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Posted in Color stories | 3 Comments

O tempora o mores!

When I came up with an idea of Manolo lines resembling the celebrated images from the history of art,  Ingre’s nudes weren’t the first thing that  popped up in mind at once.  At first it was just an archetypical nude woman from the classically themed European paintings. Searching for the one with her soles beautifully exposed I scanned numerous of classical nudes and read up on a couple of seminal works considered beacons of change in our sensual perception  that moved the history of art to the next level or rather signified that the move had taken place.

On a side track I kept thinking just what all these people living 30, 100 and 500 years ago felt while looking at those paintings. Why Titian’s Venus and Manet’s Olympia seemed so scandalous to them.  Looking for the perceptional clues I recalled  Helmut Newton’s photo of Daryl Hannah published in the May issue  of 1984 Vogue, a contemporary example of the outrage elicited by the Titian and Manet. For a moment all three  seemed to blend naturally  into a collage and the artistic inspirations that made   Newton, Titian and Manet push the envelope  became  aligned.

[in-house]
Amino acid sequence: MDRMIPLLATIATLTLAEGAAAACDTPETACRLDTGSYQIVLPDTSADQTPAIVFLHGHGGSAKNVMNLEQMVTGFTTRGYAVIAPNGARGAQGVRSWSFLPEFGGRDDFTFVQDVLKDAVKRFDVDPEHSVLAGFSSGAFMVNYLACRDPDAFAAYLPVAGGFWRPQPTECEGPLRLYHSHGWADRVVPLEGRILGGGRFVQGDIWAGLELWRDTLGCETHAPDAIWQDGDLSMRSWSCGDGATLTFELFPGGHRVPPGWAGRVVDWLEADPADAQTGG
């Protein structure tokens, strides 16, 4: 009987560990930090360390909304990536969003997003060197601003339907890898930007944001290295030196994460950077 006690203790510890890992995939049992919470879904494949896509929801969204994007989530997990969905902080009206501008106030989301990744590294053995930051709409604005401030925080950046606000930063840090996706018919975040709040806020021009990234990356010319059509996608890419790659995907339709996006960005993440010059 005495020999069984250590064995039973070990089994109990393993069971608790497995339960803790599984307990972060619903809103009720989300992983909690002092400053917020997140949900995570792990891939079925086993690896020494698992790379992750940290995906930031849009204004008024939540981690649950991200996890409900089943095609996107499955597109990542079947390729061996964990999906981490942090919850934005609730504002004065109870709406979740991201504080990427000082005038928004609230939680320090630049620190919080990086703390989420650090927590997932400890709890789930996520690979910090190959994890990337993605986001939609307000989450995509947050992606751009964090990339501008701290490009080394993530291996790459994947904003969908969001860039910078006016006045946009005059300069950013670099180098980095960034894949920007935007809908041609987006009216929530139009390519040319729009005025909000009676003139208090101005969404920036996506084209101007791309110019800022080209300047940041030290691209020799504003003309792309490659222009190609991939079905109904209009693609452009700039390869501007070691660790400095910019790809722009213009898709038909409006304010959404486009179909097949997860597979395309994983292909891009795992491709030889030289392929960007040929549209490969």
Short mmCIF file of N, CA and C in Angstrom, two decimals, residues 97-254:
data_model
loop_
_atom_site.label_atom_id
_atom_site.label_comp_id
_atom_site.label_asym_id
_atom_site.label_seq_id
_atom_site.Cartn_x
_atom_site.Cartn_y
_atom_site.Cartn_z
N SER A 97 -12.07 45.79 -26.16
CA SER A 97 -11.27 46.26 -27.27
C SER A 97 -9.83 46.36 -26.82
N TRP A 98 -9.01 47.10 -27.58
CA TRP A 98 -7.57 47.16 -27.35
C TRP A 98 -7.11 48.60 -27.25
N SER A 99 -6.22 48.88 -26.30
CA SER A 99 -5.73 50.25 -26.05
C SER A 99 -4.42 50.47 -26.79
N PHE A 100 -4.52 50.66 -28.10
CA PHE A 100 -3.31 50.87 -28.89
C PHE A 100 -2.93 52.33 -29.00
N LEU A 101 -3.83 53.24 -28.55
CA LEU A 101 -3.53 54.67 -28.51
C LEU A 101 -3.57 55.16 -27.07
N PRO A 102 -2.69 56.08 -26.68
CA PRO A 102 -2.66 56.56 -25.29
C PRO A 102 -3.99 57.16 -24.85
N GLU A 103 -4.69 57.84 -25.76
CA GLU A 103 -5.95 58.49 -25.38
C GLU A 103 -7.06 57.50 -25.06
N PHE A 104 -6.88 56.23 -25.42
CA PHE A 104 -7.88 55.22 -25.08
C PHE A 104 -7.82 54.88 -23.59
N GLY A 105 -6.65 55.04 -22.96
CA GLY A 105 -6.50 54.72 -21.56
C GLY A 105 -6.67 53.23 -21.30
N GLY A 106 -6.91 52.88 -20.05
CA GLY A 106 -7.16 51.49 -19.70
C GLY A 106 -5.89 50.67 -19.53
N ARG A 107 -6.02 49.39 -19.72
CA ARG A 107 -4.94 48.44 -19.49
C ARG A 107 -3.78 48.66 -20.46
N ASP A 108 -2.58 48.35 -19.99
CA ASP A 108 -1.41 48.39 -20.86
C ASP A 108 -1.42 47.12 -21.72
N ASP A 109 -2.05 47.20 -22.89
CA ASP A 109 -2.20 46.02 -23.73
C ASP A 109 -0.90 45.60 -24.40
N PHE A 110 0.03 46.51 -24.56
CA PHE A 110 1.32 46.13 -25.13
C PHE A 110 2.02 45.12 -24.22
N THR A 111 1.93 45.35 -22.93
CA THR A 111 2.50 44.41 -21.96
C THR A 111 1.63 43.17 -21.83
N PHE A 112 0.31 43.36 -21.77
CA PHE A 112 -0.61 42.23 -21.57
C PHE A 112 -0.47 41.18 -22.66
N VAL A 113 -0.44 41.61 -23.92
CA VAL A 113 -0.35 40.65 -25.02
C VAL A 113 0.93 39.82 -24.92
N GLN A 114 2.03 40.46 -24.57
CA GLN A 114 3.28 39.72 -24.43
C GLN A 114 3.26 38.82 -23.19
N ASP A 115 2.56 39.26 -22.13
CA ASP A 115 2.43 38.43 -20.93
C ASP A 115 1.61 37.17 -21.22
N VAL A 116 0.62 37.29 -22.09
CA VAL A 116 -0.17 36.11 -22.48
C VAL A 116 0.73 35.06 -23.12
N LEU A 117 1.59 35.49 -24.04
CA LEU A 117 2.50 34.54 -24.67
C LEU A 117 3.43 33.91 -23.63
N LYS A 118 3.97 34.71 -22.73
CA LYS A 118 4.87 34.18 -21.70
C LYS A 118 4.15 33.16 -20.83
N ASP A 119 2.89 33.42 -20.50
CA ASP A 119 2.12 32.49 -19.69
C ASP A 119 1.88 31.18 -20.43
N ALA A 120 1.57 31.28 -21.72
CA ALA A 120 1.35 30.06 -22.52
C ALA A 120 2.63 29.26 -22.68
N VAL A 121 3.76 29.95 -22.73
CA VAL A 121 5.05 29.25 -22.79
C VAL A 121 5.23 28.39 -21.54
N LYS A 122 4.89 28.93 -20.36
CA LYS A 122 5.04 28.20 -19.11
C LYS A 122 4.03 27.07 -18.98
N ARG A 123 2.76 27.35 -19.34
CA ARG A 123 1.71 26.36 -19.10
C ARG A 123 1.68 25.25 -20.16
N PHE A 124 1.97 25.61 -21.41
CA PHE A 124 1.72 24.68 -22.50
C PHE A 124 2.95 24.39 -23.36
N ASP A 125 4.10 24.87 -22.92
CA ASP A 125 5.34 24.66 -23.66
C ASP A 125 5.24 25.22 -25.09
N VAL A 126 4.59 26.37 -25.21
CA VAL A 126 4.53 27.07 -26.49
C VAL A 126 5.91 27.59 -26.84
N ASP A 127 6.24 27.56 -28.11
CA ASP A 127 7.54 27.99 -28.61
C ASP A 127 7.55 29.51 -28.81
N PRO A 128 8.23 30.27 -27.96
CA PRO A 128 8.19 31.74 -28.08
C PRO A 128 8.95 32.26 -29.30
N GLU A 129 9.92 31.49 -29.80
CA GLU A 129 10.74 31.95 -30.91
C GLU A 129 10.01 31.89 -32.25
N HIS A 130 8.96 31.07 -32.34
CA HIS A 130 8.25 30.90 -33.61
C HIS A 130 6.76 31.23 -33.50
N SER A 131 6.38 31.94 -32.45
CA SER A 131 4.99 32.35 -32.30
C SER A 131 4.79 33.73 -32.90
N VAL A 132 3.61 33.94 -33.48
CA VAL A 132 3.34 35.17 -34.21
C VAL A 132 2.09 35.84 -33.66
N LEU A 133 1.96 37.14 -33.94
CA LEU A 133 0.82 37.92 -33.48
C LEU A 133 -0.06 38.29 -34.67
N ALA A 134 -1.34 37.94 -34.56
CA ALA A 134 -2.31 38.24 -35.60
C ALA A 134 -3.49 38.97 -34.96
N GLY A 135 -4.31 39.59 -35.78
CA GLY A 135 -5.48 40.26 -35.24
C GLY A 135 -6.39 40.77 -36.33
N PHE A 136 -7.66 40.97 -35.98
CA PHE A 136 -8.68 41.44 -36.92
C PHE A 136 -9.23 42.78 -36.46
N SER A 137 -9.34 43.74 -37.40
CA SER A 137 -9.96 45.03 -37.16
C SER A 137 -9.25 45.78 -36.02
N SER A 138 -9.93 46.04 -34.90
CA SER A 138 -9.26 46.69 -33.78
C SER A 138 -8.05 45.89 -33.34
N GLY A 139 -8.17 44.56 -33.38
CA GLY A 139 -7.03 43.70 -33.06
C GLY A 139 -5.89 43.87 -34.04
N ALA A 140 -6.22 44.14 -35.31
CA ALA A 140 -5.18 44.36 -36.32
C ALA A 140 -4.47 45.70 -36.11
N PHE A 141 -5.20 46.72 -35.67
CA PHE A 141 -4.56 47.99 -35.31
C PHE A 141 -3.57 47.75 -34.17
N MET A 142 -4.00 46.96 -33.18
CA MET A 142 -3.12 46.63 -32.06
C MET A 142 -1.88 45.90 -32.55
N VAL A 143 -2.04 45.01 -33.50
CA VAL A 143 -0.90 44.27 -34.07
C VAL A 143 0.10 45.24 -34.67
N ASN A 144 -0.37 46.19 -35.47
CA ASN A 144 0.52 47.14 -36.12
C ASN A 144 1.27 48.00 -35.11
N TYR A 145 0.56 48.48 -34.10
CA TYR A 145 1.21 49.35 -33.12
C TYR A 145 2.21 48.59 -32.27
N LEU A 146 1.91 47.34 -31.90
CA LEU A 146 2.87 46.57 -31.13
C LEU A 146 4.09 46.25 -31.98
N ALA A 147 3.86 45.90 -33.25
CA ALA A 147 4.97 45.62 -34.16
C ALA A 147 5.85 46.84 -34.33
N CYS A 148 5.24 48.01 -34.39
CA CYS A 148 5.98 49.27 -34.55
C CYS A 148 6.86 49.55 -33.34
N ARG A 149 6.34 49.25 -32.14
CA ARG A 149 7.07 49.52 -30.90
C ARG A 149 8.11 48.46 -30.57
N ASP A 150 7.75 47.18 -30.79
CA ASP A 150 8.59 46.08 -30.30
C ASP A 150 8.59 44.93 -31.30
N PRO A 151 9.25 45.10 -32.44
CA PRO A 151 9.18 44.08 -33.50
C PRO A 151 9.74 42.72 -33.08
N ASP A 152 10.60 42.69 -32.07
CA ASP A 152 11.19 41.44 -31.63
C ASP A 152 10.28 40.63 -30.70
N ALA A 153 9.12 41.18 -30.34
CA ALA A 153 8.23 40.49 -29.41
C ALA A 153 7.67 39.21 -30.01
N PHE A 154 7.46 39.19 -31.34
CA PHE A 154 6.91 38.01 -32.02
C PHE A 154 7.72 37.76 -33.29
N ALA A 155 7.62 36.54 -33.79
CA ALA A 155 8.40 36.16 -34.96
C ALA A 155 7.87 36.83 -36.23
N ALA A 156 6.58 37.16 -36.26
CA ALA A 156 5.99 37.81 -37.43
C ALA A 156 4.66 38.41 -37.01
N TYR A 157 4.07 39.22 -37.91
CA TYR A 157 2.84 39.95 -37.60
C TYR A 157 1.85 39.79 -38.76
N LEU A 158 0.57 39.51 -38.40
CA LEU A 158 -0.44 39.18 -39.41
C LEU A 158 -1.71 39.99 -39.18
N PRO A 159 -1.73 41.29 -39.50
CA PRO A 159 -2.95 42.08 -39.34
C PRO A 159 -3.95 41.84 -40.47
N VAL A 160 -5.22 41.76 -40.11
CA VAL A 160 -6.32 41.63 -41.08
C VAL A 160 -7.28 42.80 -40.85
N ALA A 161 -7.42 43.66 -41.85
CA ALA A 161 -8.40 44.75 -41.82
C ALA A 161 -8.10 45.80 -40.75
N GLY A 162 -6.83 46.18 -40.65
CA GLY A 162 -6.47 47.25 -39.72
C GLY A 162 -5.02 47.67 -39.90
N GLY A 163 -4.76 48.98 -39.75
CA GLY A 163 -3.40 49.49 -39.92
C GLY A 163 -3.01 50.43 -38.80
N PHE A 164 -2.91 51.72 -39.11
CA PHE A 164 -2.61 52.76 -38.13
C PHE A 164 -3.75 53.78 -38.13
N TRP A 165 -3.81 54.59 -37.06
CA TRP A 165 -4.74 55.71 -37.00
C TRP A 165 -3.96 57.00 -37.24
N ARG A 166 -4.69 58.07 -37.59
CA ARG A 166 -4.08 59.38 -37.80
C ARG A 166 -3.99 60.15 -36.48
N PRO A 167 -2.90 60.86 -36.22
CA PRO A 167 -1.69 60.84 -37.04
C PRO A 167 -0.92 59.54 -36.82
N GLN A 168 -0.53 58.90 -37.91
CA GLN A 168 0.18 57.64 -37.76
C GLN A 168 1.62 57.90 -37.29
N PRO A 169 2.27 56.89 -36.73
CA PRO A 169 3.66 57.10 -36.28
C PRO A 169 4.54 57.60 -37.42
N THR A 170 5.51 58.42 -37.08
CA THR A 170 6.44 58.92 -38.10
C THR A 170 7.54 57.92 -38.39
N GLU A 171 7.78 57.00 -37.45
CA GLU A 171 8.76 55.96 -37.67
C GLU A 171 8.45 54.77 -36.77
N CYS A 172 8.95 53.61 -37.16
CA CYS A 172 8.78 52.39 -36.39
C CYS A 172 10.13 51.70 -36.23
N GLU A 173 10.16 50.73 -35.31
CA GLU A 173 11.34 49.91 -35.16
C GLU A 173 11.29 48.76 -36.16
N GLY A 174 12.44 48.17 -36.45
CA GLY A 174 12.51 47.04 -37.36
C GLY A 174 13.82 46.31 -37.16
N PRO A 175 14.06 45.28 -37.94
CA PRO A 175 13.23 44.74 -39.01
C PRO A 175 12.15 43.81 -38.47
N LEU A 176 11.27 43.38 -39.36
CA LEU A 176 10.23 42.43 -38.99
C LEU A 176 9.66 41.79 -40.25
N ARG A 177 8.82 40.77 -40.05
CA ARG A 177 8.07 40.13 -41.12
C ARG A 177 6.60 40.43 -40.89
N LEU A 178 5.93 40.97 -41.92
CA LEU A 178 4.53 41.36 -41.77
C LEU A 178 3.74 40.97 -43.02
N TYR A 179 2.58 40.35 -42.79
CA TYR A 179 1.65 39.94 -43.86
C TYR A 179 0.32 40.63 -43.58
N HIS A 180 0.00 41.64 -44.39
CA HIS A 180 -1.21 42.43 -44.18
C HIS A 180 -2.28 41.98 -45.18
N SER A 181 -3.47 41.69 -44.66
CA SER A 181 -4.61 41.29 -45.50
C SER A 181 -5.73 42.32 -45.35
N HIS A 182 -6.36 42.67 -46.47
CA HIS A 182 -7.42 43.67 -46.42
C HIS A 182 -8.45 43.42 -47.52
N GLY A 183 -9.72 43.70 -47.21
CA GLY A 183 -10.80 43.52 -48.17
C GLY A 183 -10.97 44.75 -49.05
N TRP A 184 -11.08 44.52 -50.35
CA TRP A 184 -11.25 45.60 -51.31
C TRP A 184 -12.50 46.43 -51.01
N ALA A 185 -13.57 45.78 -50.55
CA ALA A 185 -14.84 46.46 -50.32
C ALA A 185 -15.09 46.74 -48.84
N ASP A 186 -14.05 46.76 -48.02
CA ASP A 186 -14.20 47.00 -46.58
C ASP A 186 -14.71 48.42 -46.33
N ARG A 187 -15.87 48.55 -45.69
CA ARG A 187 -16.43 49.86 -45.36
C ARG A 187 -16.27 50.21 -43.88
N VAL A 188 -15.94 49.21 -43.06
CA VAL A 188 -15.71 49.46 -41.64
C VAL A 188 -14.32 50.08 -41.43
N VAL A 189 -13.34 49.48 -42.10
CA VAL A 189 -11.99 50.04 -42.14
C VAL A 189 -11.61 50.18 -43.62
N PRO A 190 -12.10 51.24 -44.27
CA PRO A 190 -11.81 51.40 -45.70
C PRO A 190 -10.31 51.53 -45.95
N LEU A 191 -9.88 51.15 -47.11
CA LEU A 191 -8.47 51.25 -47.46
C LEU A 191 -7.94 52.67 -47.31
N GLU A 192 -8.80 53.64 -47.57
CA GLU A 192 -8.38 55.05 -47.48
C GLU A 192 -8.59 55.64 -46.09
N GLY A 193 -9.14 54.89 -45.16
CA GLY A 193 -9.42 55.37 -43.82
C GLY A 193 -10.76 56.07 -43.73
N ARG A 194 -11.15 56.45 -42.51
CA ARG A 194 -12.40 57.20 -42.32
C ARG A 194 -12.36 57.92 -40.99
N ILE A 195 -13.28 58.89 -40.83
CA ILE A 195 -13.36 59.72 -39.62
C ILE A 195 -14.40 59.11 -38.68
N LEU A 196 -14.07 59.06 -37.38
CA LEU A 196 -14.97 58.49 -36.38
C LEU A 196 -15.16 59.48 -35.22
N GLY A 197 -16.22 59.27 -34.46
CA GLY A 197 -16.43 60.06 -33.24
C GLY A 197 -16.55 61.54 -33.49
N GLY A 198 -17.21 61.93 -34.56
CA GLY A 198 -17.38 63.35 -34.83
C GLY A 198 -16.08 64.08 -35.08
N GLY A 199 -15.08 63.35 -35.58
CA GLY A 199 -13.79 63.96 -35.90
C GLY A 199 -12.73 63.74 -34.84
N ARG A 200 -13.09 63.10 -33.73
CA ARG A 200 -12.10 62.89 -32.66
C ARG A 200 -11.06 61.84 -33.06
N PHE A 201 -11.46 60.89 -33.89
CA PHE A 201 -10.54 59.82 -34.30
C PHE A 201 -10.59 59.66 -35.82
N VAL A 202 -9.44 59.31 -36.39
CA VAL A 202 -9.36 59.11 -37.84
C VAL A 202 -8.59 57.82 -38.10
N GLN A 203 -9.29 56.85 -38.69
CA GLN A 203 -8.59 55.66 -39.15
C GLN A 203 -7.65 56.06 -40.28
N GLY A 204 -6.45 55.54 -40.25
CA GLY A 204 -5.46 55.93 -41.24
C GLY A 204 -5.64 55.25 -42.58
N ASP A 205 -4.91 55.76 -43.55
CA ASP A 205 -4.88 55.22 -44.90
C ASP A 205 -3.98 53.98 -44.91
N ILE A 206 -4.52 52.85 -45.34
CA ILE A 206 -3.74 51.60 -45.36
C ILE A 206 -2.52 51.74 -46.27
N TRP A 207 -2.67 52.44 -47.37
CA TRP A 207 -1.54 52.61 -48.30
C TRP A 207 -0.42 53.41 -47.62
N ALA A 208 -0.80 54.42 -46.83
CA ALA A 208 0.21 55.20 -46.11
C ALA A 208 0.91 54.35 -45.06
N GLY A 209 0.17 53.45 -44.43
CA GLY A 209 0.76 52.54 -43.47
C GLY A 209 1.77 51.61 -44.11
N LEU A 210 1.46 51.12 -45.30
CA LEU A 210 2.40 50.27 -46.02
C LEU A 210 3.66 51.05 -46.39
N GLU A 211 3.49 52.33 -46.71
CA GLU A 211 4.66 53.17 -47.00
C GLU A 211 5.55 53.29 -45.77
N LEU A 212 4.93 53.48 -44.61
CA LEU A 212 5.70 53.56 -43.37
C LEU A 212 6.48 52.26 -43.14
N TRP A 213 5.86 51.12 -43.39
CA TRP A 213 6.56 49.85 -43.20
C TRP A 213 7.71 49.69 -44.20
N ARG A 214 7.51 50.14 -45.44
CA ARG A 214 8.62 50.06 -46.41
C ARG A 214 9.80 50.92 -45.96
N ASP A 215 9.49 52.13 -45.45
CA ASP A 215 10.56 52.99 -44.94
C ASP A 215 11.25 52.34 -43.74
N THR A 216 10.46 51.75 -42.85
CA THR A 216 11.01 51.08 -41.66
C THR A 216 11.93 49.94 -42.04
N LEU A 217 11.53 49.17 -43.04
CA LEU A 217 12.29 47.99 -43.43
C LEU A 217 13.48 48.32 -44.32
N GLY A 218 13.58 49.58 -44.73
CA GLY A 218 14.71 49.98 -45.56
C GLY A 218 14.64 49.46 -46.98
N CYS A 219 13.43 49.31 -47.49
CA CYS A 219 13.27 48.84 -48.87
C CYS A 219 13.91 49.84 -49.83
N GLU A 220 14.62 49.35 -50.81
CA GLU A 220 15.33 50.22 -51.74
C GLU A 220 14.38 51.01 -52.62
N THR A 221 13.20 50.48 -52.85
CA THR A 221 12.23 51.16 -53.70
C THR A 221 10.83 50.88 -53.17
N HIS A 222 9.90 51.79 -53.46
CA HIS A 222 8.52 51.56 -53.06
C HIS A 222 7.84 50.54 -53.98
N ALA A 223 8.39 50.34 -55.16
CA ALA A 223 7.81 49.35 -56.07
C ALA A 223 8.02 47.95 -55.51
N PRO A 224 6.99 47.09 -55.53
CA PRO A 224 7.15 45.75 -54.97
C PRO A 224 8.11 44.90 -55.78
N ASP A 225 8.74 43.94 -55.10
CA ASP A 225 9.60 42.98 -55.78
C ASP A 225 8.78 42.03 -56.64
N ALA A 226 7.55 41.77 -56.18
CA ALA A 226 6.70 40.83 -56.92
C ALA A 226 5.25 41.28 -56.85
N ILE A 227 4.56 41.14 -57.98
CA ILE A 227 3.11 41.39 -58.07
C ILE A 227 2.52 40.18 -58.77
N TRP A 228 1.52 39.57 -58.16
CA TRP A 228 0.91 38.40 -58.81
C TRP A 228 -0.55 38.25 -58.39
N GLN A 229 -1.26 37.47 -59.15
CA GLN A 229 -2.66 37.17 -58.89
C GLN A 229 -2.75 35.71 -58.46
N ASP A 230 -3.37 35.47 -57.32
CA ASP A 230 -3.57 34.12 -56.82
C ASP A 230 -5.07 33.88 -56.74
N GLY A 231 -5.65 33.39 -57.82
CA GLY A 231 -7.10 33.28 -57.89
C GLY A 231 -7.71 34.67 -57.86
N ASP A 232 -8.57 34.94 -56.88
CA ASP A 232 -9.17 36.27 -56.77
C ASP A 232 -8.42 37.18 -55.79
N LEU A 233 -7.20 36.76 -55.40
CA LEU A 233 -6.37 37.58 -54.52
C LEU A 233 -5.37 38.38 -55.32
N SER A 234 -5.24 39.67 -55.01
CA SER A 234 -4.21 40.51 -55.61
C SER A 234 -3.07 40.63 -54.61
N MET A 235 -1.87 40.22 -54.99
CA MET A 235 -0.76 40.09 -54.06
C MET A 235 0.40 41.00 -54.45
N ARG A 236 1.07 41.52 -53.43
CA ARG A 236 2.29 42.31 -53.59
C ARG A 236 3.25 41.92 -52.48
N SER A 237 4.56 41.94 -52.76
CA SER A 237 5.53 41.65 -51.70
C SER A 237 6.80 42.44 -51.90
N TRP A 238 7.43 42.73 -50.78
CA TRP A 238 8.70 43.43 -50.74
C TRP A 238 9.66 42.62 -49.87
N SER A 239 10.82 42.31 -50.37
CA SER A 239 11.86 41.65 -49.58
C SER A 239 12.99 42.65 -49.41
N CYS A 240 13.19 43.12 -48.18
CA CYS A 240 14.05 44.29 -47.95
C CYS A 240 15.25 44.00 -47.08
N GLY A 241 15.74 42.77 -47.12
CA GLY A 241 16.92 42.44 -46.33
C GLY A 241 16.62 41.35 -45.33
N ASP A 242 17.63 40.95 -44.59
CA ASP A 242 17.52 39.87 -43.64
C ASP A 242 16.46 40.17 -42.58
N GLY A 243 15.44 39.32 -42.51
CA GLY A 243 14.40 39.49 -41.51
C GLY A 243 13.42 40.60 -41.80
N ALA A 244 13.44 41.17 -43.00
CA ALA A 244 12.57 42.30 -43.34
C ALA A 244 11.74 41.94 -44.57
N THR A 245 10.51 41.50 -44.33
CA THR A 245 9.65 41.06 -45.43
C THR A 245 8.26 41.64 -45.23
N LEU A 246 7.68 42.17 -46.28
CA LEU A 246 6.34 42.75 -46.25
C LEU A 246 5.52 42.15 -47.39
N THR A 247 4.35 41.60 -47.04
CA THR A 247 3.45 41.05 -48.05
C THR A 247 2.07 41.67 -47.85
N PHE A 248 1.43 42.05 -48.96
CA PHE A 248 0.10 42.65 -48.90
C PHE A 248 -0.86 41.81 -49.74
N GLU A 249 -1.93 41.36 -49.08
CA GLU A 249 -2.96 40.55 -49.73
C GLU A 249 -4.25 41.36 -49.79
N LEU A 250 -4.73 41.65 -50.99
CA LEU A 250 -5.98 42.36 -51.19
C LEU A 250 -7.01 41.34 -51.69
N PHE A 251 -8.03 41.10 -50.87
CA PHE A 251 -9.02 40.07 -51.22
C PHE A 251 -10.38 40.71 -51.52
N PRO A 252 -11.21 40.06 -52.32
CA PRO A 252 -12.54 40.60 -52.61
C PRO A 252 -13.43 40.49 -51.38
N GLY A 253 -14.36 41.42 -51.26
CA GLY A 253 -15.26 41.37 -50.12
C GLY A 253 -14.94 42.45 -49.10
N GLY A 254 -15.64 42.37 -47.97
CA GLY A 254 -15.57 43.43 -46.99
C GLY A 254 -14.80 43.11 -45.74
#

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Posted in Pictorial Precedence | 1 Comment

Another Orange Inspiration.

Every other morning I put the “Good Morning” video on youtube  from the “Singing in the Rain” for Syliva and then I usually click around  wherever  youtube takes me.  Sylvia seems to be pretty interested.  Today I ended up with the Barbara Streisand’s  “Don’t Rain on my Parade”  and couldn’t help noticing yet another orange inspiration. And just  how well it looks with mink.

I thought that this scene from the “Funny Girl” had a similar vibe with the  “Show Me” number from my “Fair Lady.”   And then watching them one after another made  me pay attention how in both scenes these ladies are breaking away from something; they are represented as fighters.  It looks as if the orange is brought in to  emphasize their wilderness and conquering moods.   Don’t you think so?

Also from what I understand  this icy, pale salmon color that Audrey is wearing  would be considered extremely bold for the Edwardian times she lives in.

Posted in Color stories | 4 Comments